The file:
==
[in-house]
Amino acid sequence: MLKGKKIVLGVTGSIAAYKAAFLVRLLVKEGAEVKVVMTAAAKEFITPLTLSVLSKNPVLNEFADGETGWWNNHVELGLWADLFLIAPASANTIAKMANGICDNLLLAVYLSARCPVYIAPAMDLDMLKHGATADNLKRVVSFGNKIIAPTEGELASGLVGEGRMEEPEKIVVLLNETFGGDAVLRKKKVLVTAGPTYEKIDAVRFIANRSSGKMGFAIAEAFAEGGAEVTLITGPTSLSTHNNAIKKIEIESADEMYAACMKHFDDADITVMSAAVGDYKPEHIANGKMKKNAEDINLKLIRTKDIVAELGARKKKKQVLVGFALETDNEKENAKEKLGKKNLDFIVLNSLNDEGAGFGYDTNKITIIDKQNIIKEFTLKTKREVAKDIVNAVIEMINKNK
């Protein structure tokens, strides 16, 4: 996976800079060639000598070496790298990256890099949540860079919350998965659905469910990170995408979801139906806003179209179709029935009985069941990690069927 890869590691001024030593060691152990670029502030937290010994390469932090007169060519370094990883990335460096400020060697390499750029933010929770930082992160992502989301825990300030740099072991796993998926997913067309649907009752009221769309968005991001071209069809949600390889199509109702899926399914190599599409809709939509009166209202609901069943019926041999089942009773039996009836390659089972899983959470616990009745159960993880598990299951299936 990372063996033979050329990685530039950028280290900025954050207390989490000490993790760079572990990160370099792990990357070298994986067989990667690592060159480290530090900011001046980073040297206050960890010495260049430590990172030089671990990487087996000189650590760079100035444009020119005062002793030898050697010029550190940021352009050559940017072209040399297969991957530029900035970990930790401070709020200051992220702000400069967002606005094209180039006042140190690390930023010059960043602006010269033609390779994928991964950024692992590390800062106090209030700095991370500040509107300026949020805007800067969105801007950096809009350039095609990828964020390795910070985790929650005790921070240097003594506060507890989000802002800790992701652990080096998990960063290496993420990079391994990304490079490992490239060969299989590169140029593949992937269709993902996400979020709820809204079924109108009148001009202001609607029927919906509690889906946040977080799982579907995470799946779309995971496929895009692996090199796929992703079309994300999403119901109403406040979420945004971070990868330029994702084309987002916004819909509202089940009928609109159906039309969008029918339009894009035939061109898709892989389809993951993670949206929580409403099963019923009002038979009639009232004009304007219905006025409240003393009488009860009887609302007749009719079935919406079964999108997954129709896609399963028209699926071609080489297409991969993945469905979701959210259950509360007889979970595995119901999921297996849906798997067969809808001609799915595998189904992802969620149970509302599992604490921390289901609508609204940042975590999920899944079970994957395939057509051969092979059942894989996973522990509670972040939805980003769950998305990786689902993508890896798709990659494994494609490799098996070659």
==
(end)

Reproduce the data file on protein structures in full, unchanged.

[in-house]
Amino acid sequence: MLKGKKIVLGVTGSIAAYKAAFLVRLLVKEGAEVKVVMTAAAKEFITPLTLSVLSKNPVLNEFADGETGWWNNHVELGLWADLFLIAPASANTIAKMANGICDNLLLAVYLSARCPVYIAPAMDLDMLKHGATADNLKRVVSFGNKIIAPTEGELASGLVGEGRMEEPEKIVVLLNETFGGDAVLRKKKVLVTAGPTYEKIDAVRFIANRSSGKMGFAIAEAFAEGGAEVTLITGPTSLSTHNNAIKKIEIESADEMYAACMKHFDDADITVMSAAVGDYKPEHIANGKMKKNAEDINLKLIRTKDIVAELGARKKKKQVLVGFALETDNEKENAKEKLGKKNLDFIVLNSLNDEGAGFGYDTNKITIIDKQNIIKEFTLKTKREVAKDIVNAVIEMINKNK
């Protein structure tokens, strides 16, 4: 996976800079060639000598070496790298990256890099949540860079919350998965659905469910990170995408979801139906806003179209179709029935009985069941990690069927 890869590691001024030593060691152990670029502030937290010994390469932090007169060519370094990883990335460096400020060697390499750029933010929770930082992160992502989301825990300030740099072991796993998926997913067309649907009752009221769309968005991001071209069809949600390889199509109702899926399914190599599409809709939509009166209202609901069943019926041999089942009773039996009836390659089972899983959470616990009745159960993880598990299951299936 990372063996033979050329990685530039950028280290900025954050207390989490000490993790760079572990990160370099792990990357070298994986067989990667690592060159480290530090900011001046980073040297206050960890010495260049430590990172030089671990990487087996000189650590760079100035444009020119005062002793030898050697010029550190940021352009050559940017072209040399297969991957530029900035970990930790401070709020200051992220702000400069967002606005094209180039006042140190690390930023010059960043602006010269033609390779994928991964950024692992590390800062106090209030700095991370500040509107300026949020805007800067969105801007950096809009350039095609990828964020390795910070985790929650005790921070240097003594506060507890989000802002800790992701652990080096998990960063290496993420990079391994990304490079490992490239060969299989590169140029593949992937269709993902996400979020709820809204079924109108009148001009202001609607029927919906509690889906946040977080799982579907995470799946779309995971496929895009692996090199796929992703079309994300999403119901109403406040979420945004971070990868330029994702084309987002916004819909509202089940009928609109159906039309969008029918339009894009035939061109898709892989389809993951993670949206929580409403099963019923009002038979009639009232004009304007219905006025409240003393009488009860009887609302007749009719079935919406079964999108997954129709896609399963028209699926071609080489297409991969993945469905979701959210259950509360007889979970595995119901999921297996849906798997067969809808001609799915595998189904992802969620149970509302599992604490921390289901609508609204940042975590999920899944079970994957395939057509051969092979059942894989996973522990509670972040939805980003769950998305990786689902993508890896798709990659494994494609490799098996070659």